The impact of hypoxia (low oxygen) on tumor initiation and resistance to therapy.
Oxygen is a critical cellular nutrient, fueling metabolic activity and serving as a signaling molecule in numerous systems. In the atmosphere, oxygen makes up about 21% of the air at sea level. In the body, oxygen contents vary from the highest levels in the alveoli of the lungs (~14%) down to the lowest levels (0.5-1%) in parts of the brain, heart, kidneys, and in stem cell niches throughout the body. This gradient of oxygen plays an important role in development and differentiation, as well as maintaining tissue architecture. In pathologies such as cancer, oxygen homeostasis is frequently disrupted. As tumors reach the size of a few millimeters, blood supply becomes limiting and areas of hypoxia occur. This behavior is characteristic of nearly all solid tumors, and the degree of hypoxia correlates strongly with tumor aggressiveness and patient outcome.
Hypoxia induces molecular adaptations that have effects on cells, tissues, and the entire organism. Most notably, a family of transcriptional regulators (the hypoxia inducible factors, or HIF) is stabilized under hypoxic conditions, leading to the alteration of gene expression patterns that control functions as varied as glycolysis, angiogenesis, and erythropoeisis. Together, these factors modulate the adaptations to hypoxia. While important responses to cellular and tissue damage, these functions also frequently contribute to tumorigenesis.
Tumor initiation is tightly controlled by well-established tumor suppressor pathways. The vast majority of oncogenic events never progress; only in extremely rare cases do aberrant cells manage to circumvent the action of cell cycle regulatory proteins and result in cancer development. In fact in most cases oncogene activation leads to cellular senescence, a tumor suppressor response characterized by an irreversible state of cell cycle arrest. Interestingly, this phenomenon of oncogene-induced senescence has recently been found to depend on oxygen, such that high levels of oxygen promote senescence while low levels inhibit it. This is an intriguing finding given that the oxygen content of the body varies over a large range. Oxygen levels that are permissive for oncogene activation are well within the normal range of oxygen in various tissues, suggesting that oxygen may regulate the tolerance for oncogenic events in vivo. It is unclear how hypoxia can diffuse the induction of senescence.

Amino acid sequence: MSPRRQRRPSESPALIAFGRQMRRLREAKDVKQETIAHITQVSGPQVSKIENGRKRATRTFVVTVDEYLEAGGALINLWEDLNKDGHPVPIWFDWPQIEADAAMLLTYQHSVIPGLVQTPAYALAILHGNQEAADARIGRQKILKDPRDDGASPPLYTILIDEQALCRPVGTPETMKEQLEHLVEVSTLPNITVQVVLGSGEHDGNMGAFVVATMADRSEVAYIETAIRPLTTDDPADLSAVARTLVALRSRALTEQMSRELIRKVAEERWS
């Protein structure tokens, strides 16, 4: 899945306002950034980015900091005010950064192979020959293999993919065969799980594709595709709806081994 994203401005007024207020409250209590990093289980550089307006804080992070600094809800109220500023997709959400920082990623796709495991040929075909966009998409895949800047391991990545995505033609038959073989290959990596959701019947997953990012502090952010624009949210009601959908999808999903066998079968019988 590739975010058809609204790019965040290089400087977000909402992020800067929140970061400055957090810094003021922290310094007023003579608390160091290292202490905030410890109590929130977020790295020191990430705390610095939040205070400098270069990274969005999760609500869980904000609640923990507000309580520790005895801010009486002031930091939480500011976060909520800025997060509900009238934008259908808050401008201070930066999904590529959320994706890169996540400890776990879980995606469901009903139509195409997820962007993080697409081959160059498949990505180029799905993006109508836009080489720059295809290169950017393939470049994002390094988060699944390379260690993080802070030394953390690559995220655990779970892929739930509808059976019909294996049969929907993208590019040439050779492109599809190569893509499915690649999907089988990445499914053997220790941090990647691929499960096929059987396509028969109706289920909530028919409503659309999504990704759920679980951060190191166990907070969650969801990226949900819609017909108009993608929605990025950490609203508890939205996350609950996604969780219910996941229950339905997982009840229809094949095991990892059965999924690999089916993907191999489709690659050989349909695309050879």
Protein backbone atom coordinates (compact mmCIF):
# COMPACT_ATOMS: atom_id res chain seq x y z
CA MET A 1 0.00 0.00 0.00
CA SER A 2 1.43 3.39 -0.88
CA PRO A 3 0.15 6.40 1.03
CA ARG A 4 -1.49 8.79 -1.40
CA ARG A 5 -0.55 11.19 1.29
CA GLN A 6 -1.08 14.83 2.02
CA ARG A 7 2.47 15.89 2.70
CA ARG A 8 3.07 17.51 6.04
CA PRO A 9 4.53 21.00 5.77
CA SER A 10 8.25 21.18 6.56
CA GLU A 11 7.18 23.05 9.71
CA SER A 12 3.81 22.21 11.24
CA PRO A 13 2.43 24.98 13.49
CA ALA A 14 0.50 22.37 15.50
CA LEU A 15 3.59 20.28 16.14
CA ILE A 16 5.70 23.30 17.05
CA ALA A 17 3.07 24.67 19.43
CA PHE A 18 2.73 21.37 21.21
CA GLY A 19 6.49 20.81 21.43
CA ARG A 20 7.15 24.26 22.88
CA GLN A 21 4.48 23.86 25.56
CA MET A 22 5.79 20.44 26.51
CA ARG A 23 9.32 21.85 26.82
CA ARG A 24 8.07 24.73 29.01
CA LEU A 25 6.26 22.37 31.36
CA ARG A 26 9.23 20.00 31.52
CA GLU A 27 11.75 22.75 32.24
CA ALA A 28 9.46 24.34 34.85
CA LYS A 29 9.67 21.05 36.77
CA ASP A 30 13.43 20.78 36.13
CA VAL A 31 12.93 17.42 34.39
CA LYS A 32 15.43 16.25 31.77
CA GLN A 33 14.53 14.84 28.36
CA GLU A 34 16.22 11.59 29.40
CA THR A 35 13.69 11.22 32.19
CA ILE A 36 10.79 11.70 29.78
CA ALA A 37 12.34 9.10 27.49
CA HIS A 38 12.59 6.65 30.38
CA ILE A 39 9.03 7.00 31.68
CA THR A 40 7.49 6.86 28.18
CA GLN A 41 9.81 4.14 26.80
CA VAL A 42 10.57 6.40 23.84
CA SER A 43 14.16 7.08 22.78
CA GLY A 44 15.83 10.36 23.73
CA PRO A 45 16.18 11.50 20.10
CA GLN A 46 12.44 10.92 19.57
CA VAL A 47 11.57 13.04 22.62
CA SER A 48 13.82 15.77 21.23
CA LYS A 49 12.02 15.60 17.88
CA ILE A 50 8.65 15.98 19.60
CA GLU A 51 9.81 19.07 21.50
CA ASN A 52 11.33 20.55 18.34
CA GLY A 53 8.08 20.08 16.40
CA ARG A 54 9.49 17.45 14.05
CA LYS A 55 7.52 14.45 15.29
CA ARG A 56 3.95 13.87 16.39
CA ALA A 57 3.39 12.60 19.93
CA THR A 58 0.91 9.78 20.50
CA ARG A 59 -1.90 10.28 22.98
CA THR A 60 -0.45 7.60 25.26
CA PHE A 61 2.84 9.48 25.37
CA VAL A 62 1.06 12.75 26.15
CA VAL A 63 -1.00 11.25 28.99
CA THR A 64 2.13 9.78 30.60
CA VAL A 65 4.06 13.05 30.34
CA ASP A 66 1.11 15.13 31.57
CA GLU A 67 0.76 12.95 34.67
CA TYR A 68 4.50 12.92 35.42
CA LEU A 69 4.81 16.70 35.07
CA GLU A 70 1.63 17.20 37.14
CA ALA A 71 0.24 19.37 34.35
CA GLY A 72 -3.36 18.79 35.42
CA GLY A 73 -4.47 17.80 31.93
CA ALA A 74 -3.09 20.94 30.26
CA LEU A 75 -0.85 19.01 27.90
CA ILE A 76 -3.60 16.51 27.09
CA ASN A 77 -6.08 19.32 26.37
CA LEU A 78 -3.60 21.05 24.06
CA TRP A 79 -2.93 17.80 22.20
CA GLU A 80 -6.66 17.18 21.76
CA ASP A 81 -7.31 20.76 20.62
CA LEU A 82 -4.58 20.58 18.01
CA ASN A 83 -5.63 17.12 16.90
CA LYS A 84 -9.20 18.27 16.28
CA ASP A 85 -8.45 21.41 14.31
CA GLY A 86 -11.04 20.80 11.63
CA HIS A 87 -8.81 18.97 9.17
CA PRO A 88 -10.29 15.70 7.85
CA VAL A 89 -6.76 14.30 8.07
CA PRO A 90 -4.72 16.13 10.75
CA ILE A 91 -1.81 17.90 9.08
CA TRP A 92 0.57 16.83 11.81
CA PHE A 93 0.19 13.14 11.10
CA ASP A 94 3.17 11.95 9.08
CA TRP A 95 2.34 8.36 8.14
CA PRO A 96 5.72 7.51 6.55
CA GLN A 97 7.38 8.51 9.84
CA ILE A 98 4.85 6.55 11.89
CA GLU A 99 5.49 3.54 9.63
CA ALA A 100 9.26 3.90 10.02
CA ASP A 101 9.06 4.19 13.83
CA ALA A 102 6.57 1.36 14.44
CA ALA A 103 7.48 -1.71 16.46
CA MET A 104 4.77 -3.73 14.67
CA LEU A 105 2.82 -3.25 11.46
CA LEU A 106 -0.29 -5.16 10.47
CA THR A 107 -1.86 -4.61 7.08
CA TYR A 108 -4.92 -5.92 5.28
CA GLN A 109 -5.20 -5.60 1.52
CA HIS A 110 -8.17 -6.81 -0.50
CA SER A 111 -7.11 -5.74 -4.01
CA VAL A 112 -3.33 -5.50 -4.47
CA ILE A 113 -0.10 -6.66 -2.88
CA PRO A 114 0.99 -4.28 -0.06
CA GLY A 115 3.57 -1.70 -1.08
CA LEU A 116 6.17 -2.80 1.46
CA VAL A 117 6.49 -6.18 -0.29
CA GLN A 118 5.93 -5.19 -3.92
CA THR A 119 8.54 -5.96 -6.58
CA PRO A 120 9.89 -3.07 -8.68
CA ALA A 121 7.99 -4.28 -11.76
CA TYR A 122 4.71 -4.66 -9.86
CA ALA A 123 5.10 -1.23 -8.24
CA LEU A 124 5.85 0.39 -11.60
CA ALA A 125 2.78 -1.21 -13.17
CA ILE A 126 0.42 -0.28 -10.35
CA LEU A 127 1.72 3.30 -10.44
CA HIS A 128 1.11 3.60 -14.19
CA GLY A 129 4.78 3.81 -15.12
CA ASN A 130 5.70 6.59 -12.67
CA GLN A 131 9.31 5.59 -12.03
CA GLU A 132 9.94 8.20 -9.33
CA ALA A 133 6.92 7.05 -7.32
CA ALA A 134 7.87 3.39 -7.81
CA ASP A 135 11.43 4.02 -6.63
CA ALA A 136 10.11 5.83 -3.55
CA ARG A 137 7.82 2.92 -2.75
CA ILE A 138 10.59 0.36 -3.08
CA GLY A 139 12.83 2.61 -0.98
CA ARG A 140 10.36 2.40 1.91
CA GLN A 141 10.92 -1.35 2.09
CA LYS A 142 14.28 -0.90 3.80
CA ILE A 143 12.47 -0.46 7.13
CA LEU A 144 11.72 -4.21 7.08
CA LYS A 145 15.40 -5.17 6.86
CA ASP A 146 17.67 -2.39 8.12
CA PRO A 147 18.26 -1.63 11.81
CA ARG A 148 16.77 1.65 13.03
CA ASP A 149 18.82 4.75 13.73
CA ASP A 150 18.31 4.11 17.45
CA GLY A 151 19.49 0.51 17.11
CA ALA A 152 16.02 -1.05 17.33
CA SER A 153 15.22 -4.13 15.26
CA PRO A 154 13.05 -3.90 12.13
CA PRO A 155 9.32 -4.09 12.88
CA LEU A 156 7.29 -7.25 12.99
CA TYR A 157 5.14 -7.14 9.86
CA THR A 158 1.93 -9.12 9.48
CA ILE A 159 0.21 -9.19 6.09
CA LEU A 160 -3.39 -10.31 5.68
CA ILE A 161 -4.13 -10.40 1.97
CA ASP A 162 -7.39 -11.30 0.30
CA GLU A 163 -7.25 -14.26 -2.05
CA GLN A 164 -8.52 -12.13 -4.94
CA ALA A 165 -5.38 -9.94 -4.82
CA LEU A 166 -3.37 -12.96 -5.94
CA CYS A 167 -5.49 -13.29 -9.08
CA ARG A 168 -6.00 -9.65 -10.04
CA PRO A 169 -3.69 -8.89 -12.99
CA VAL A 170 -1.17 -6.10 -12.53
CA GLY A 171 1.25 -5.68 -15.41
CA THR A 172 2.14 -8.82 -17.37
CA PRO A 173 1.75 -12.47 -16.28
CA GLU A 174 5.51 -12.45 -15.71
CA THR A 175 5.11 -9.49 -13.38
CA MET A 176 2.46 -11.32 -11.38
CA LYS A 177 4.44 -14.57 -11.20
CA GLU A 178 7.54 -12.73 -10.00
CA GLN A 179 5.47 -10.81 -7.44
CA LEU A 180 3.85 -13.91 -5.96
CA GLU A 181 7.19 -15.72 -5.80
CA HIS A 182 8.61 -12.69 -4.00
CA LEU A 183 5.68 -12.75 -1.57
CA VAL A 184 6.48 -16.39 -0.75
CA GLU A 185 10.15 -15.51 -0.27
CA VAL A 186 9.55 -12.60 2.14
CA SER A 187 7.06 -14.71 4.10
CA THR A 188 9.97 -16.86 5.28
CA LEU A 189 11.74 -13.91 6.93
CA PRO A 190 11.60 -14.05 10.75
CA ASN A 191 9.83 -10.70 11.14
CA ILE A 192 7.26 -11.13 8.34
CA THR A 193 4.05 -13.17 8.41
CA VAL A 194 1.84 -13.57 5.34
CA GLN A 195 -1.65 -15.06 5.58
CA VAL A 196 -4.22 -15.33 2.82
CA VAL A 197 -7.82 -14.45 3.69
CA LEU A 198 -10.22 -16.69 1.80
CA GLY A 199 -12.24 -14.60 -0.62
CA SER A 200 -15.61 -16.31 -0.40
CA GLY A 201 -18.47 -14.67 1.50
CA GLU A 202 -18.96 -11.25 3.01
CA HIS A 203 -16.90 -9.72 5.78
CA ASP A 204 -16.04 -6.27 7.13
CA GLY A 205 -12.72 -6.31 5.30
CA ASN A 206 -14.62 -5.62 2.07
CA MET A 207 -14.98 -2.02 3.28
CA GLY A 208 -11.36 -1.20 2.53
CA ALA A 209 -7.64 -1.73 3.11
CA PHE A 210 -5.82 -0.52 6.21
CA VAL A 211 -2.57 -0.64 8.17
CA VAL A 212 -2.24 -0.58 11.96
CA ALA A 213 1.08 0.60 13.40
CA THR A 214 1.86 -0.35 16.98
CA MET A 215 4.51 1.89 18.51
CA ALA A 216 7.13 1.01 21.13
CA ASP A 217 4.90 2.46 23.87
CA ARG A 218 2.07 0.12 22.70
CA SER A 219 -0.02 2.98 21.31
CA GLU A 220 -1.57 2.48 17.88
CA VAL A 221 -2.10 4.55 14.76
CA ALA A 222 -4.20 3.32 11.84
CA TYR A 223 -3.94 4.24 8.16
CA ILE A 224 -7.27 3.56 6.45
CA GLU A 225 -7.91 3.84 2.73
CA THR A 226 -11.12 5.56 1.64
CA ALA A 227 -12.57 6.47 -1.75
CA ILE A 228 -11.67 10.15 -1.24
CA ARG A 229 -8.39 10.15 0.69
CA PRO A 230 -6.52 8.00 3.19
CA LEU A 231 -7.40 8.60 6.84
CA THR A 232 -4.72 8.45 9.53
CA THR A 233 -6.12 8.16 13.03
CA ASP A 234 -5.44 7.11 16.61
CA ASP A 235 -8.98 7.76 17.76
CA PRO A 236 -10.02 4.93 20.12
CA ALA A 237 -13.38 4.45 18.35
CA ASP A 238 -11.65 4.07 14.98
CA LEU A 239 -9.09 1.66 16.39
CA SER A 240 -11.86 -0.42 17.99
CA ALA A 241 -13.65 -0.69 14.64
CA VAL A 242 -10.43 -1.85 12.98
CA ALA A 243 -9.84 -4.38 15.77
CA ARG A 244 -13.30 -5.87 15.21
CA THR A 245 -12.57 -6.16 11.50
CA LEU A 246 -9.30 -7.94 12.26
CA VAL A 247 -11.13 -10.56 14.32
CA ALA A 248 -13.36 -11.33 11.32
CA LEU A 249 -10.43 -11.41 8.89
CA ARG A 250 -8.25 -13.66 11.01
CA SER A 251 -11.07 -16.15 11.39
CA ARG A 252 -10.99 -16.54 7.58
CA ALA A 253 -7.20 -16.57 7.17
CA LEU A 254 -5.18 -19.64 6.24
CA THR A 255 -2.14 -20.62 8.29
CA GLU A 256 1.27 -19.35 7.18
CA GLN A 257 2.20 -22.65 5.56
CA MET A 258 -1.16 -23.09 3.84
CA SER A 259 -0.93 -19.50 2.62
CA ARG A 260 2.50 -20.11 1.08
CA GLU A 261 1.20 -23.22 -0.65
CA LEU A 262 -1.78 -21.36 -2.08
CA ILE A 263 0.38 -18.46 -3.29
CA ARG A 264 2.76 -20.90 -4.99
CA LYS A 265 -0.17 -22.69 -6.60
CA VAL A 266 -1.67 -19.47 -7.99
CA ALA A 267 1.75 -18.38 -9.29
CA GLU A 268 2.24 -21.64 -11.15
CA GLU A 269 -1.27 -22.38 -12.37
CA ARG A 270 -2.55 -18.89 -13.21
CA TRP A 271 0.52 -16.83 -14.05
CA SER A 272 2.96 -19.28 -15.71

Hypoxia and Senescence:
One of the projects in the lab is to understand the contribution of normal tissue hypoxia to tumor initiation. We are focusing on oncogene-induced senescence from several well known oncogenes, and investigating how the molecular pathways that mediate senescence are affected by hypoxia. One of the organs of our particular interest is the kidney, where clear cell renal carcinoma, a tumor associated with constitutive activation of the hypoxia response system through the frequent inactivation of the VHL tumor suppressor protein, develops. The kidney demonstrates relatively low normal oxygen content in the inner medulla and higher levels in the outer cortex.
Recent findings have identified tumor stem cell components to various cancers; these cells are theorized to be critical to tumor development and maintenance. The knowledge that normal stem cells require hypoxia to maintain "stemness" (and indeed that tumor stem cells reside in hypoxic regions of tumors) has led us to hypothesize that it may be these cells that are prone to oncogenic transformation. Elucidating how and when cells in the body decide to undergo senescence is critical to understanding tumor suppression in vivo, as well as how to potentially reactivate this process in established cancers.
Hypoxia and Resistance to Therapy:
One of the complications of hypoxia in tumors is its correlation with resistance to therapy. In fact radiation effects in cells are highly dependent on the presence of molecular oxygen to "fix" damage in DNA and bring about cell death. This oxygen effect is a classic feature of radiation biology. In addition to the physical dynamics of radiation damage, hypoxia also contributes to radiation resistance through molecular pathways. A second line of investigation in the lab is to identify genetic mediators of radiation resistance in glioblastoma, a highly radio-resistant disease, for which radiation therapy remains a primary treatment modality. Our goal is to develop adjuvant therapies that will increase the effectiveness of radiation treatment.
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